Paul Rogers, CA
Critically Acclaimed Writer
With more than 3,000 published articles, many of them celebrity profiles, Paul has been a professional storyteller for most of his adult life. A full-time freelance journalist for over 20 years, he’s a regular contributor to LA Weekly (including multiple cover stories) and Los Angeles Times Custom Publishing, as well as writing for National Geographic Traveler, Los Angeles magazine, and many others. Paul’s hundreds of interviews have included Gwen Stefani, Forest Whitaker, Shania Twain, and Ozzy Osbourne. An alumnus of the University of Sussex, England, he enjoys hiking and playing bass guitar.
As a StoryTerrace writer, Paul interviews customers and turns their life stories into books. Get to know him better by reading his autobiographical anecdote below.
Stand By Your Beds!
My father was a career soldier; a man disappointed to have just “missed out” on World War II. He was stationed for many years in Africa and then Germany, where he met my mom. But his dream was to one day buy a fruit farm back home, despite entirely lacking appropriate experience.
So it was that, shortly before my 2nd birthday, we suddenly moved from a British Army base in Scotland to an abandoned smallholding in England’s bucolic Forest of Dean. Only Major Rogers had somehow neglected to discuss this epic life change with my mother, who overnight found herself struggling to raise three small children in a frigid 16th-century farmhouse amid eight muddy acres of nettles and crumbling barns.
Dad also neglected to actually retire from the military before his rural reinvention. So during my early childhood he was commuting to a military base 60 miles away while, by night, coaxing life from the stubborn soil of our new surrounds. I recall being mesmerized one pitch-black evening by a feeble, cone-shaped glow bumping back and forth in a far corner of the farm, accompanied by feint rumbling – he was tilling the unforgiving earth with a hand-propelled rotavator to which he’d strapped a flashlight. Even through the blackness, I could sense his gritted teeth.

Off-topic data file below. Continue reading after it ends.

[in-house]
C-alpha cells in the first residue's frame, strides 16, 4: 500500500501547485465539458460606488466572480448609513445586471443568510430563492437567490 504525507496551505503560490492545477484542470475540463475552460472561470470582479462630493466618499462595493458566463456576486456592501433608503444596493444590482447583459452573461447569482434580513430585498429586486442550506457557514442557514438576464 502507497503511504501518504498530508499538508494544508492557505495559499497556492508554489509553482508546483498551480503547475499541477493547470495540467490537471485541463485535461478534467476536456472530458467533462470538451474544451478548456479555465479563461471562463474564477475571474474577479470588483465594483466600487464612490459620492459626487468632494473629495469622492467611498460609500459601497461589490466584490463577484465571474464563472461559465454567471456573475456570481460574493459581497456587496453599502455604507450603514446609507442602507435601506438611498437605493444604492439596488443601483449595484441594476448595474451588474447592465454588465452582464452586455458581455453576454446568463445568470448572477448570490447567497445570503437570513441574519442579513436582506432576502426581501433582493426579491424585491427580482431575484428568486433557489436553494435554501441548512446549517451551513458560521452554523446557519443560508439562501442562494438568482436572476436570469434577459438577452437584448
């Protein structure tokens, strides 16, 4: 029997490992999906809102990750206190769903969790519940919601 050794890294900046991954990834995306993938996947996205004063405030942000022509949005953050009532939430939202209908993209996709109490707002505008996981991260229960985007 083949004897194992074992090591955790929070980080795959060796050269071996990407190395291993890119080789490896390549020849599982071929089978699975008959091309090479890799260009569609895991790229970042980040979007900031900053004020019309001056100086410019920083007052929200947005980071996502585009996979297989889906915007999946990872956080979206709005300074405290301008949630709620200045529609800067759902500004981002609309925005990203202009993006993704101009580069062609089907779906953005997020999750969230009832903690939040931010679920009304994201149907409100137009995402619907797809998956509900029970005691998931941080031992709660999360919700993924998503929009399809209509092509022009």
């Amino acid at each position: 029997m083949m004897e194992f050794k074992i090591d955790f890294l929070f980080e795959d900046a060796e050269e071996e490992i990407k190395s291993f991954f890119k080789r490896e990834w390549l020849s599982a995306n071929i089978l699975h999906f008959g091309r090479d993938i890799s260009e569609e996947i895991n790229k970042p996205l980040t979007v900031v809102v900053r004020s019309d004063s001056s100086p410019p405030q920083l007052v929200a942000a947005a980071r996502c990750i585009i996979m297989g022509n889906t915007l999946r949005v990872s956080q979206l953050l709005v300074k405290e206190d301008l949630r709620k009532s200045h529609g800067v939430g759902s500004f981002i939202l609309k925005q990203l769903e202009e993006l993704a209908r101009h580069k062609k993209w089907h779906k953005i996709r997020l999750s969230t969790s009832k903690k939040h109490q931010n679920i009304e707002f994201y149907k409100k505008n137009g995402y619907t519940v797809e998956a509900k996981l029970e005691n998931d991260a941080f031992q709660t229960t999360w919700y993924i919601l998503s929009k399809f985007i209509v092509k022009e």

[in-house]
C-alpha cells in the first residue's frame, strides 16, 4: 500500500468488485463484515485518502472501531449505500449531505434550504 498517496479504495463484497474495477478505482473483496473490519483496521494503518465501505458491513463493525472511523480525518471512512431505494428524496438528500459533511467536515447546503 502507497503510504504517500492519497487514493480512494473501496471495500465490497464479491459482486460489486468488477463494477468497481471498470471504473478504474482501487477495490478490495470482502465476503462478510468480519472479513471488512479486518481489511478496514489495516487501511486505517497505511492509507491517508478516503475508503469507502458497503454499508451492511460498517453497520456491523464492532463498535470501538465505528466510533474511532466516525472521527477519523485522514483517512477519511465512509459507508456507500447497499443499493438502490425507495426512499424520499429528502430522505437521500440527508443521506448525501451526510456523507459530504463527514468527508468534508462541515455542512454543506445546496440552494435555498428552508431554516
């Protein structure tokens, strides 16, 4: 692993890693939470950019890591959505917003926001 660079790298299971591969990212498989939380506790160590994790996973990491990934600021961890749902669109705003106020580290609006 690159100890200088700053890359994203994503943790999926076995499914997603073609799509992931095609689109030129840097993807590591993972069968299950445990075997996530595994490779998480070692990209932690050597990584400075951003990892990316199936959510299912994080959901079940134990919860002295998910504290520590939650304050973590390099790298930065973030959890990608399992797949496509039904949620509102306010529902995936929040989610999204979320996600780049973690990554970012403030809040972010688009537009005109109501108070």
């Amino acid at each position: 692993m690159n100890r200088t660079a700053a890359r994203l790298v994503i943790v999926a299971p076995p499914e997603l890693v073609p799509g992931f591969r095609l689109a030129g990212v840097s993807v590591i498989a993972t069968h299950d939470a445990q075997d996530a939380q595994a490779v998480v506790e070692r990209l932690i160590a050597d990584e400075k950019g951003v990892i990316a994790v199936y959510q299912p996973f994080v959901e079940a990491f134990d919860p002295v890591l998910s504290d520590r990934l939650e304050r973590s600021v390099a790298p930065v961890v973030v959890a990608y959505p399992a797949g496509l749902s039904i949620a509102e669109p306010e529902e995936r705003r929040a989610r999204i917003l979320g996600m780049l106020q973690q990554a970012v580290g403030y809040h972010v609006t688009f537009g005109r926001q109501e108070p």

This Mosquito Coast-like obsession was the backdrop to my formative years. As soon as we were remotely old enough, my siblings and I were expected to help out with fruit picking during the season. This is where my dad’s military and farming fixations overlapped. Summer days began at dawn with him dragging the (army-issue) blankets from my (ex-army) bed while his barracks bark ordered, “Get out of your stinking pit!”; “Stand by your beds!”
Whether gathering strawberries on my knees or plucking plums atop tall ladders, workdays were accompanied by the old soldier’s archaic British Empire vocabulary: “jildi!” (“hurry!” in Hindi); “palaver” (“overly elaborate” in colonial parlance); and “hugger-mugger” (“disorderly”). He clothed scarecrows in his ornate dress uniforms, their golden buttons and braids fading far from the grand balls and stately parades of another life.
In fairness, my dad paid us for our labor, and witnessing his paranormal work ethic and maverick attitude to overcoming the apparently impossible has served me well. Eventually, my mom divorced him, but by then I’d escaped to university. I never saw that father or that farm again.
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